April 30th, 2007 § § permalink
Few (for very large values of “few”) days back, the topic of discussion on ilug-cal channel veered around to the usual “Starting up my own business”. So here are a few things I had noted down around 2 years back in no particular order.
- Have a “Will never do” list handy. It will come in useful on those days when you are in two minds about whether to do a thing or not do it
- Create a set of values that you expect to grow the company around. Remember this is not a mission statement. Just a set of value which will define the areas where the company plans to make a mark
- Focus on a single area which the company could use to produce “customer delight” and stick to it
- Recruit according to merit. A large number of startups suffer from having friends on board – that’s nice but merit based recruitment would go longer in providing the technology advantage
- Figure out a yardstick of measurement that allows assessment of how well the company is doing
- Don’t wait for the “one great idea” to open a company. Instead have the platform in place to take maximum advantage of the idea when you try out tinkering
The driving force behind successful startups is discipline. All of them traditionally begin their lives out of the garage (or similar) setup and then one day find that there are far too many new products/services, new clients and new employees and there’s no framework to either predict the future or even guarantee the present. The immediate reaction from the founders is simple – batten down the hatches and work overtime. Yet that’s not really a scaleable model. What also does not work is getting “managers from outside” to clean up the mess. A framework drawn up initially that anticipates crisis is one of the easiest way to pass through the growing years without the “slash-n-burn” reaction that is so prevalent. The discipline is also required to invest in the engine that ensures that the company keeps on churing revenue.
The other thing that prevents startups from maturing into companies is the ego driven nature of the business. Most startups are result of tinkering by their founders with either a clutch of ideas or “one great idea”. The inevitable nature of this kind of business is that the personalities of the founders tend to drive the business focus and provide the wrapper for the business goals. The immediate shortcoming of such a concept is the lack of sharing ideas with others or even a healthy debate. The latter is one of the best methods of figuring out where the “vertical limit” is – a debate not to score brownie points but to figure out solutions to problems. Creating a style of leadership that places emphasis on self discipline and a culture of rigorous innovation also means that the base bricks for sustaining survival of the company is laid. Else, there’s a fair bit of chance that the company will not live beyond its founder members.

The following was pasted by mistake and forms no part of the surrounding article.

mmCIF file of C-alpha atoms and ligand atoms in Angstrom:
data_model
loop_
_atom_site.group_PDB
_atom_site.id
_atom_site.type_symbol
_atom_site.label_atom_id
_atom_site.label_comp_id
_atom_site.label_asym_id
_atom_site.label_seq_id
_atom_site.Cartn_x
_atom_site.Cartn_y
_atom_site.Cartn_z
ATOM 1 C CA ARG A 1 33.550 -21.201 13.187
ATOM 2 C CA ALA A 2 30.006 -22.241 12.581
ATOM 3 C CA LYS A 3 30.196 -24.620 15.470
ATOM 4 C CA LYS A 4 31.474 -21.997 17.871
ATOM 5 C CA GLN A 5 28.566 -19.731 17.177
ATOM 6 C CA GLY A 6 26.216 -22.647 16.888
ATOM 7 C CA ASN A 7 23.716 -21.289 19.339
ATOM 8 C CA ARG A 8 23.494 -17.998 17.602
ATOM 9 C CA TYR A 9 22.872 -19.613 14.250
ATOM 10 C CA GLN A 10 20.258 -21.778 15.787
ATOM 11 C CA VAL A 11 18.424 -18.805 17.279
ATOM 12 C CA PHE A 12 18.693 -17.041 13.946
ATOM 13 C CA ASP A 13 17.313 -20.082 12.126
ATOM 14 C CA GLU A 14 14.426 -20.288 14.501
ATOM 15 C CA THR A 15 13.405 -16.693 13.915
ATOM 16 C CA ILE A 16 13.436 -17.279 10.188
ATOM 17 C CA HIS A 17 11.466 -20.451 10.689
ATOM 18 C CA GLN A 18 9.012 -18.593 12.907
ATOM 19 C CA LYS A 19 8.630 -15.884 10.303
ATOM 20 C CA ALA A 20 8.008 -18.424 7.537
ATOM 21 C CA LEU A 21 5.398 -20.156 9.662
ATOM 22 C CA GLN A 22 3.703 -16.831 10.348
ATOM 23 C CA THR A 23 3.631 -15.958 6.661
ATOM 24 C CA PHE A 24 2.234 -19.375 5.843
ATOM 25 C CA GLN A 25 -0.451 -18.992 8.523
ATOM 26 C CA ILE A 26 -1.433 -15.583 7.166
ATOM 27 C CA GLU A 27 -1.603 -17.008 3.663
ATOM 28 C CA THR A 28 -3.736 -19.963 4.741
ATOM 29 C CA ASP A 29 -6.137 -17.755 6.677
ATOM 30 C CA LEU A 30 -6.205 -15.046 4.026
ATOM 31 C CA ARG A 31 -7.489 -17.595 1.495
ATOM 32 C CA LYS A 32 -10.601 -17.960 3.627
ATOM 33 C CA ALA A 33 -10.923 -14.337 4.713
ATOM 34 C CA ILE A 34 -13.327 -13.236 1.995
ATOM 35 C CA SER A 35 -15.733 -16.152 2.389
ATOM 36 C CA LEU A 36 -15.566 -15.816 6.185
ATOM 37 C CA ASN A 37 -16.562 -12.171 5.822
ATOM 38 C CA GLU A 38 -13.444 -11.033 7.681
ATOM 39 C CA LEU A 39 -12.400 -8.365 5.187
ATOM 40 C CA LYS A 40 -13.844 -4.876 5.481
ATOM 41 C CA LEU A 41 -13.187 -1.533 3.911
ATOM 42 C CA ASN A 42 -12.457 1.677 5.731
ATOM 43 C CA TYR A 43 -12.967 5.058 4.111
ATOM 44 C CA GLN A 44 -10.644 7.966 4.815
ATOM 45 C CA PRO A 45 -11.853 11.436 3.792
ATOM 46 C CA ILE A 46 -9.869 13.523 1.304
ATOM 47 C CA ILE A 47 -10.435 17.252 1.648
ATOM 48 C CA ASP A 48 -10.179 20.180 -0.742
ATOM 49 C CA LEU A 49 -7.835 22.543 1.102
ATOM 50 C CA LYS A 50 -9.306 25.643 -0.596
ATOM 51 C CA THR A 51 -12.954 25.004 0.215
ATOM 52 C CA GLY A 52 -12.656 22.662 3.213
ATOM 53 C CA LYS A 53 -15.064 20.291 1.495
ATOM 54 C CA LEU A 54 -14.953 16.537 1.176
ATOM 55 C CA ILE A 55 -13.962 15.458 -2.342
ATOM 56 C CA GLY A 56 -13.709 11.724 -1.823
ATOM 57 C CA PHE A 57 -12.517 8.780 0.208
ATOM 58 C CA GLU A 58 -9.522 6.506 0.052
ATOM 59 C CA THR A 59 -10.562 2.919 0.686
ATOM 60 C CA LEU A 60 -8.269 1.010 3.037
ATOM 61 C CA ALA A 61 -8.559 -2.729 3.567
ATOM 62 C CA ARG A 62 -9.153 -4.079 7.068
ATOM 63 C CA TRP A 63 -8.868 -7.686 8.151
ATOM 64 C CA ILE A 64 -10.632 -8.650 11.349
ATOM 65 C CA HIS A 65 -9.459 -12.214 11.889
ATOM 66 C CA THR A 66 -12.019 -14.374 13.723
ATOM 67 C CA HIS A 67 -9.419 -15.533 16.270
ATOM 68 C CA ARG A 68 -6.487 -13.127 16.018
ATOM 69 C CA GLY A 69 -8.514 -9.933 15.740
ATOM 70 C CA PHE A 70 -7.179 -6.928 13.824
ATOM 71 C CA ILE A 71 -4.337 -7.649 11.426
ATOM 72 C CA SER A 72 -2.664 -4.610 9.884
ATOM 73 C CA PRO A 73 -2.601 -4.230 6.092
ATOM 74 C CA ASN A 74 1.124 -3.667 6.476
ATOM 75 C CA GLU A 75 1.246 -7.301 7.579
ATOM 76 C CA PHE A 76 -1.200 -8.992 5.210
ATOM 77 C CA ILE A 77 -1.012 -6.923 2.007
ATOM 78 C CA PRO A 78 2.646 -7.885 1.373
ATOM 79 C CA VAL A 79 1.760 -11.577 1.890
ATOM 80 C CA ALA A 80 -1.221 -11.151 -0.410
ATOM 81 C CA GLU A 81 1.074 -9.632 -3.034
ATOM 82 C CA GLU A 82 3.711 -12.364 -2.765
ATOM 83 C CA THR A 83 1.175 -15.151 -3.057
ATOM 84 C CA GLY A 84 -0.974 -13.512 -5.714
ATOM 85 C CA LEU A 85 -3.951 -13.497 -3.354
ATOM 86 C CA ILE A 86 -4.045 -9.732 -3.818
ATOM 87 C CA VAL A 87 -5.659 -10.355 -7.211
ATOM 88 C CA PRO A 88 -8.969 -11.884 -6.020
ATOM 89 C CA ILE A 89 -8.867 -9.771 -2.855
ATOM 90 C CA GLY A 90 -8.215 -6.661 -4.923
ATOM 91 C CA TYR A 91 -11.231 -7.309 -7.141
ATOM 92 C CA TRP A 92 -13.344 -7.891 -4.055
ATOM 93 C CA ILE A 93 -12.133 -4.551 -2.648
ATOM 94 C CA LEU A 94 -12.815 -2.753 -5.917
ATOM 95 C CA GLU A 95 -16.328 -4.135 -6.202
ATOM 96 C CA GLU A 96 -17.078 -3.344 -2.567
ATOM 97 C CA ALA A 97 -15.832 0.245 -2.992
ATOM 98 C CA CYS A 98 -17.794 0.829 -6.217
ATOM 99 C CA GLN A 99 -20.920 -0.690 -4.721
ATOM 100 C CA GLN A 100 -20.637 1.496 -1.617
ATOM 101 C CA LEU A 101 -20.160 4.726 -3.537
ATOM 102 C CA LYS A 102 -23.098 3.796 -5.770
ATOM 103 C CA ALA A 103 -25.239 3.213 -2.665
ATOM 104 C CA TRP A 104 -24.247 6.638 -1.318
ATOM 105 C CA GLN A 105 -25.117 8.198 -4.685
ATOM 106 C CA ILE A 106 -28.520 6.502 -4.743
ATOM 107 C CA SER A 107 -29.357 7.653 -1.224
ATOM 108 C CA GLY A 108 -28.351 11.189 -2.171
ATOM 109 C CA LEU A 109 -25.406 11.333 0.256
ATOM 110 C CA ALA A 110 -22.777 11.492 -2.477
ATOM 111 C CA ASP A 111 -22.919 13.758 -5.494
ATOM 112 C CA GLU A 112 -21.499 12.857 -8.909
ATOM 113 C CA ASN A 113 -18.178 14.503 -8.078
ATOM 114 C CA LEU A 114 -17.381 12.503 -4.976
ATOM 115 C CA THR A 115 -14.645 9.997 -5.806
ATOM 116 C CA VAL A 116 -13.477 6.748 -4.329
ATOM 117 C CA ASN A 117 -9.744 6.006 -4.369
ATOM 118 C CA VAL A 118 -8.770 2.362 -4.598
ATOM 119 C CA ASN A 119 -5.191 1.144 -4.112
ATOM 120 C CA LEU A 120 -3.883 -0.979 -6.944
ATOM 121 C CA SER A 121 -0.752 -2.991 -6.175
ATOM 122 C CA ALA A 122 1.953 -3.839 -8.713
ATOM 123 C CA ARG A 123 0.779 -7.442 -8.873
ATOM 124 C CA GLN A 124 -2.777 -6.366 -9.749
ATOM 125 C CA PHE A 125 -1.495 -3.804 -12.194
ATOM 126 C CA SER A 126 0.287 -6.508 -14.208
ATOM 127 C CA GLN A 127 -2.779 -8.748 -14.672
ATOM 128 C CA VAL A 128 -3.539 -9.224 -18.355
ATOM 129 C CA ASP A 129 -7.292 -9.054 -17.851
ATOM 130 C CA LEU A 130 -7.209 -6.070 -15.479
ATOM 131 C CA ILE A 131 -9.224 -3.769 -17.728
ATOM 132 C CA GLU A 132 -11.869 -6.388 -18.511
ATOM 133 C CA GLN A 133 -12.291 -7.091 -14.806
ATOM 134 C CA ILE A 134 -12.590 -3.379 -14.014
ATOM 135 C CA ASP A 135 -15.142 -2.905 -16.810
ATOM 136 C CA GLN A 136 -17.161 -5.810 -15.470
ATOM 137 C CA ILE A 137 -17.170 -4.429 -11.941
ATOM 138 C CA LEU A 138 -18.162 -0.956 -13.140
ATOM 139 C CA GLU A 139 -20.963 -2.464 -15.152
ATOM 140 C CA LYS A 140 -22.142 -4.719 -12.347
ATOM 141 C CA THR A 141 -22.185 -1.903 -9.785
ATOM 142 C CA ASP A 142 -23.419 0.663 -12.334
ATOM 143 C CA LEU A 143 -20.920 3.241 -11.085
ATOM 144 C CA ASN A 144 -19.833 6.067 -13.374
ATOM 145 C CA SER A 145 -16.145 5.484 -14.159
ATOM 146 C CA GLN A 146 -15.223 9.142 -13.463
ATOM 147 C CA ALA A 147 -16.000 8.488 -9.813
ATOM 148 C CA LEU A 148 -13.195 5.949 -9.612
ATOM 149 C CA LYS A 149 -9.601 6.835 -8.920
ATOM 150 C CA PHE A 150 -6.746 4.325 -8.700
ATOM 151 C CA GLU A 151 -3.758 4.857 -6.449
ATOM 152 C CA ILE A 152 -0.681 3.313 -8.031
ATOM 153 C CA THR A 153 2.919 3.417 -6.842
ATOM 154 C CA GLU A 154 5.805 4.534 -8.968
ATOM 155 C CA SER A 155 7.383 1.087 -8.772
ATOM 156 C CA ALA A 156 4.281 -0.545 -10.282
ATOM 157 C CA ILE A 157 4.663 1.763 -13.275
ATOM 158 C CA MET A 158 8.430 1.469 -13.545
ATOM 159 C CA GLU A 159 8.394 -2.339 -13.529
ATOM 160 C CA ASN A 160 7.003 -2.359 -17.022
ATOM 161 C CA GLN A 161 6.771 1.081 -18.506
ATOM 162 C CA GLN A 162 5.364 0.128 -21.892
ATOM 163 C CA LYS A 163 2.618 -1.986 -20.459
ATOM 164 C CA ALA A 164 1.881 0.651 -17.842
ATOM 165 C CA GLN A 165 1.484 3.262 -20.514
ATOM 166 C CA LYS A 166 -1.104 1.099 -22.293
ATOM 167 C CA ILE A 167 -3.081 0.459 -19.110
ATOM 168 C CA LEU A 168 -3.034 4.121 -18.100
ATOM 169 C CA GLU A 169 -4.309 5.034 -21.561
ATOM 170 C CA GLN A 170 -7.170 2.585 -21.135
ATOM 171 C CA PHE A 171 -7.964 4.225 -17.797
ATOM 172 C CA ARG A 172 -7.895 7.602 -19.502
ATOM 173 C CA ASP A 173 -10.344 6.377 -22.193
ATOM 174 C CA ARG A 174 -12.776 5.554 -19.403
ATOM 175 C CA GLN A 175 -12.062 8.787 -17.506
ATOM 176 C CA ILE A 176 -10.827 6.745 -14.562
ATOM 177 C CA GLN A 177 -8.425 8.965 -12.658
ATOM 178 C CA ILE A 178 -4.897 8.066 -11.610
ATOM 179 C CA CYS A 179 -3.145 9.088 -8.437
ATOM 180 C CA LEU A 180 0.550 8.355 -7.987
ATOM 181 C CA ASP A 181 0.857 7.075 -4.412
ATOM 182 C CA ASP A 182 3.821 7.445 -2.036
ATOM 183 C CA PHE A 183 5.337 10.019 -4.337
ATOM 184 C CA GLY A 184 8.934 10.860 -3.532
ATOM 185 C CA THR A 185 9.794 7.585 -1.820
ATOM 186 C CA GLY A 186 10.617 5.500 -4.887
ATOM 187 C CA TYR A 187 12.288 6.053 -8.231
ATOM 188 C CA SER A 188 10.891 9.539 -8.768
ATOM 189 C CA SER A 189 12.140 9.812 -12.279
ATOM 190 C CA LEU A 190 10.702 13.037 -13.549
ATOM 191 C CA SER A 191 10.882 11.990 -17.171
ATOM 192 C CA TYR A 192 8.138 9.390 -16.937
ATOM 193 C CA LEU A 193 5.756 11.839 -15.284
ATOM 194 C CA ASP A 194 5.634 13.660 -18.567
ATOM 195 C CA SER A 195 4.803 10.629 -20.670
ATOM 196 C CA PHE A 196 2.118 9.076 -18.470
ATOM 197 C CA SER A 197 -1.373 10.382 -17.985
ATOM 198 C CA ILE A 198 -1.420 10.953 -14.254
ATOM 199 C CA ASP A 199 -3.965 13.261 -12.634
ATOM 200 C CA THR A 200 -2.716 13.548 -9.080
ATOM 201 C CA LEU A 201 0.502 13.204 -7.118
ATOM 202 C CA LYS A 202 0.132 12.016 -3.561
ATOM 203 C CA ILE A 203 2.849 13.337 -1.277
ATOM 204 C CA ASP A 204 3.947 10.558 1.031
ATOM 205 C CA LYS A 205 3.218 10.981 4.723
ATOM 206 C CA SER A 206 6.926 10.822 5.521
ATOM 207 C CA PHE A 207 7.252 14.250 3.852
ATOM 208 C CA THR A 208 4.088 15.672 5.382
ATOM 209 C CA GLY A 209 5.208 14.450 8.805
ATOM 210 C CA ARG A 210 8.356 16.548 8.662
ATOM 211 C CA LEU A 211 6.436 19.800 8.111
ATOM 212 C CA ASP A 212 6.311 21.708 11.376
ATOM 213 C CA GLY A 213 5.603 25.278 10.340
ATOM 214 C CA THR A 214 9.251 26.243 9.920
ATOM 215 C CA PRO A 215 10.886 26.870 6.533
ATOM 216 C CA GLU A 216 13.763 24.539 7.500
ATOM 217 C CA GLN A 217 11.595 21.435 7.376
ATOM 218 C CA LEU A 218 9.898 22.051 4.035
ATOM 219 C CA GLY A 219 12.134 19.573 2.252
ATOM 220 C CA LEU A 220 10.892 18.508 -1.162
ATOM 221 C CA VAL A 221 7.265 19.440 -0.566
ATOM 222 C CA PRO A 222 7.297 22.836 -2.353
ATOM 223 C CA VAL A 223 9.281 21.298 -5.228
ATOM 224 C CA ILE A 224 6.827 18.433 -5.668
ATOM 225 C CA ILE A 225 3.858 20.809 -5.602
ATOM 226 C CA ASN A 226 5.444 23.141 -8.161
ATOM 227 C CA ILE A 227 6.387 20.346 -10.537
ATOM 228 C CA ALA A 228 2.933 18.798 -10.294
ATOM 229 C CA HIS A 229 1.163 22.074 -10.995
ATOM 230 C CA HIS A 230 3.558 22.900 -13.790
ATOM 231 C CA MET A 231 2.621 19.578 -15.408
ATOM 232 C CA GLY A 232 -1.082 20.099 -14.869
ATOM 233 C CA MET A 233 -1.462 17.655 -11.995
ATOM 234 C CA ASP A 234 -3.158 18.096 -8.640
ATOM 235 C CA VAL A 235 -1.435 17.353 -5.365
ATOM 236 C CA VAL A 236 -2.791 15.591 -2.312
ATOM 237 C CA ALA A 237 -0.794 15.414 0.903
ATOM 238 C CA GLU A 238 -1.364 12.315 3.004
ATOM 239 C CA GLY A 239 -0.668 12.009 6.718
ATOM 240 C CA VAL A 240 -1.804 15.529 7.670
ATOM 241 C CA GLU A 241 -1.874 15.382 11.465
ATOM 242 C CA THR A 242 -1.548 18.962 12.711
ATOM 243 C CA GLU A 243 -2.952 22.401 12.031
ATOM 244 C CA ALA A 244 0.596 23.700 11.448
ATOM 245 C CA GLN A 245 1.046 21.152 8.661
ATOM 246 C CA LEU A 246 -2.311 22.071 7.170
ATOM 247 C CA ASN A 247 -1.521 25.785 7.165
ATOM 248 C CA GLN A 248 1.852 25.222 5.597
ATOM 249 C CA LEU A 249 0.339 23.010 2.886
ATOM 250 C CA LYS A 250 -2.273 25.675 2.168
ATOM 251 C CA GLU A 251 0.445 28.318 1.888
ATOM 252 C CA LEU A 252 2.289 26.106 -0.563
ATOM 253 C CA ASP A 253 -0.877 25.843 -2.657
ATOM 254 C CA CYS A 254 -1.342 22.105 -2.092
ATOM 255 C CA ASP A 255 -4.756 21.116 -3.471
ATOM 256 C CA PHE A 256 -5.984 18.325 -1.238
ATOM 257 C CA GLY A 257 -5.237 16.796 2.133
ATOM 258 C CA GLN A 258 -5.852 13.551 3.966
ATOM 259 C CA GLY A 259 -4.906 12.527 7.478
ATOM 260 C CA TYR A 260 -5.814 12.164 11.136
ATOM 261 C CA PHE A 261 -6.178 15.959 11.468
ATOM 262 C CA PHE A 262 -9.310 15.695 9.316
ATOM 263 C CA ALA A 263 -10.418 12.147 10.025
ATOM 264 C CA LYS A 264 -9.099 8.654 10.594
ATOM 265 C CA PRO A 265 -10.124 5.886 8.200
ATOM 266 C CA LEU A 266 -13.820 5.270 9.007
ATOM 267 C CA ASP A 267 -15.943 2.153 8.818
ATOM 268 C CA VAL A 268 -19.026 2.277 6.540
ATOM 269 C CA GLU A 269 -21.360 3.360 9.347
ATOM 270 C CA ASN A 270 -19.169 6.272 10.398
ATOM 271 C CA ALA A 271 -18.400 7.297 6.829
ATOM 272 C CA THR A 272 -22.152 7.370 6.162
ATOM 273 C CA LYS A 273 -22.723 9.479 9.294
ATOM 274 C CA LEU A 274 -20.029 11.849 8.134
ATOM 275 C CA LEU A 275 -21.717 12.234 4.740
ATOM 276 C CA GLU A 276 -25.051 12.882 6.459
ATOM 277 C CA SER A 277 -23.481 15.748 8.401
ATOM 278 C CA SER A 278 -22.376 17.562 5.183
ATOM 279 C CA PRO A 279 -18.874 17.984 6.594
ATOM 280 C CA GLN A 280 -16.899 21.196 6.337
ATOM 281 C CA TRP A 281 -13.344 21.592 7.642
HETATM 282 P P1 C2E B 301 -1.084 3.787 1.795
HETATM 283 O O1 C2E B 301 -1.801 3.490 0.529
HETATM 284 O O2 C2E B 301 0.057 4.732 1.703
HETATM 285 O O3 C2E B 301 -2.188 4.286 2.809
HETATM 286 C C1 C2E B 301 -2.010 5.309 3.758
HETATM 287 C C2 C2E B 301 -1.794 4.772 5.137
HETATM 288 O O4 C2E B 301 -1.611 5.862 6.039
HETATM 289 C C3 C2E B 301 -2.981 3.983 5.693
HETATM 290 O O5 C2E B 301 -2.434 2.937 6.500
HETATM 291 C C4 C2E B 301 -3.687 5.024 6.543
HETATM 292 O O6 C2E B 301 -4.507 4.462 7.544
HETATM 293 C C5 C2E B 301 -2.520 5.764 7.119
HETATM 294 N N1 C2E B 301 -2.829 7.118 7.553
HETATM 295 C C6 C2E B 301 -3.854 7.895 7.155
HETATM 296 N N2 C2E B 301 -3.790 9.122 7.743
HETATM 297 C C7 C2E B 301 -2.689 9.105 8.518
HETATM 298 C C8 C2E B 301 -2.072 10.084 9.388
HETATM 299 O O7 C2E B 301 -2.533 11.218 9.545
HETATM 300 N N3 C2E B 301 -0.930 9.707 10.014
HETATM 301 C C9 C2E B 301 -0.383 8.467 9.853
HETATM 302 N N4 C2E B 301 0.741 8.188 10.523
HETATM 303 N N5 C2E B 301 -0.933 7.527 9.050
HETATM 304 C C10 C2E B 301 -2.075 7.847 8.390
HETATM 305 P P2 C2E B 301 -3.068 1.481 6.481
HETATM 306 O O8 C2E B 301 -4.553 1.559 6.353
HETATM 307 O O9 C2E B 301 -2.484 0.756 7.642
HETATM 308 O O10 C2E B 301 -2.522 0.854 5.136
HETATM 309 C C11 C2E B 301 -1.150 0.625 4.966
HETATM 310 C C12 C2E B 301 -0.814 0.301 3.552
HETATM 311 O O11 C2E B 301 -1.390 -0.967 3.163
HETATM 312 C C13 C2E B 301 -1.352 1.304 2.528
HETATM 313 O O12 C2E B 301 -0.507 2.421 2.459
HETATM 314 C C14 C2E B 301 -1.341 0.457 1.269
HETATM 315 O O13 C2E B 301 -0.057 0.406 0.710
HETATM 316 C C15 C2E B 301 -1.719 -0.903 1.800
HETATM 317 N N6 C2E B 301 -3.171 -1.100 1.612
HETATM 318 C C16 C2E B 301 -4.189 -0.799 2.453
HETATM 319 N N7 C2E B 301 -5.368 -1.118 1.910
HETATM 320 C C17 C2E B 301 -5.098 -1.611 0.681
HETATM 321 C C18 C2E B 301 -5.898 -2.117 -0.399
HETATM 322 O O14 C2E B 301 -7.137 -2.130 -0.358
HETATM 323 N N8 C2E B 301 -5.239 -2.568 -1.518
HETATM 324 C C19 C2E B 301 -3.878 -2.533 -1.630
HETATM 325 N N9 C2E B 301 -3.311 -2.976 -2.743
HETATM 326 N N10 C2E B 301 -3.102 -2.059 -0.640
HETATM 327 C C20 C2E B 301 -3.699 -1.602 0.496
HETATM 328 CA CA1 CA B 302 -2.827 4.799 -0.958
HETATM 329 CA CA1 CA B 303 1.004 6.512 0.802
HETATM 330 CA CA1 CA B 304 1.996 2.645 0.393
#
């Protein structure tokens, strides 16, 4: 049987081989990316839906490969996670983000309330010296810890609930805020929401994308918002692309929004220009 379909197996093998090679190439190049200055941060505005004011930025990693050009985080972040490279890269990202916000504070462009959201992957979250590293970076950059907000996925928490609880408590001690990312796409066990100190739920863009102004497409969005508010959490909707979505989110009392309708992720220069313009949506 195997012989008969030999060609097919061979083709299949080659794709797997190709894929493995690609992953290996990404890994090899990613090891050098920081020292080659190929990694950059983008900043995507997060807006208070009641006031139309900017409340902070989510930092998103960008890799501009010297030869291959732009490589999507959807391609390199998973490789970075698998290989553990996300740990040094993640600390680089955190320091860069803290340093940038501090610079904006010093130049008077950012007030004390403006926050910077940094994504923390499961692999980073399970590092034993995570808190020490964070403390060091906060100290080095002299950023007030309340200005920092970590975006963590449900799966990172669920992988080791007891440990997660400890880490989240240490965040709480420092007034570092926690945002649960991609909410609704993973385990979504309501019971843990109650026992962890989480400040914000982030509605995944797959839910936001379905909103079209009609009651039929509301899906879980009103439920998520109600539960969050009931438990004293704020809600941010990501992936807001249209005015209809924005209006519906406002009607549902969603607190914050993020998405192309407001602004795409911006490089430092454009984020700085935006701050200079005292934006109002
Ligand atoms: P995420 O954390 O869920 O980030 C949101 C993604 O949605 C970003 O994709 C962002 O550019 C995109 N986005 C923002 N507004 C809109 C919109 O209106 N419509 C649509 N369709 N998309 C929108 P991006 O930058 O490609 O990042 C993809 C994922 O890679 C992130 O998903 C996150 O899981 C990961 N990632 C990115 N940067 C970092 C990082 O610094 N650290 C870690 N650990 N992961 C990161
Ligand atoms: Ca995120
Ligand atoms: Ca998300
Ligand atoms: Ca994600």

April 22nd, 2007 § § permalink
Pankaj asks folks to figure out the English of a Faiz gem. Here’s what my trusty Faiz collection gave me:
May I be a sacrifice to your streets, oh fatherland, where
It has become custom that no-one shall go with head lifted
And that any lover who comes out on pilgrimage
Must go with furtive looks, go in fear of body and life;
Applied to the people of heart now there is method of administration
That stones and bricks are locked up, and dogs free
Strange since I was trying to recollect bits of these phrases some days back…
April 9th, 2007 § § permalink
Using yum-utils with the –resolve causes some fun things (TM) to happen.
April 9th, 2007 § § permalink
There is a proposal (or rather an SoC application) for an offline updater for Fedora. Currently called RUM by it’s creator it aims to allow creation of YUMPacks enabling those who are network challenged to update their Fedora systems. The final aim would be to allow the creation of the profile (of binaries) for the machine which is network challenged and taking that profile to another machine (irrespective of the OS on that machine), download the relevant updates and additional applications (if required) and create the YUMPack with metadata that can be used by the network challenged machine to install the required bits. There are minor details that need to be sorted out eg the write permissions on the folder based on which the YUMPack would be created, the tools used to create the YUMPack CD/DVD/media, the profile change handling and reverting of binary bits.
The UseCases it plans to address are:
1. Manu has two machines-- one at work and one at home. The former has a nice
Internet connection, while the other one does not. He is a not a geek, and
wants to install a media player, which is there on his office box, at home.
2. Rakesh has five machines, which are not on the same LAN. Although all are
connected to the Internet, the bandwidth is not good and it is costly to
download the same updates and packages on all the machines individually.
3. My grandmother wants to try out Fedora. She does not know about computers,
and finds it difficult to figure out what to install from the long list of
available packages. So, I want to give her a 'yumpack' on a CD containing the
packages she wants to have, so that she can just click and ask Pirut to
install the contents of the pack, without thinking about anything else.
April 6th, 2007 § § permalink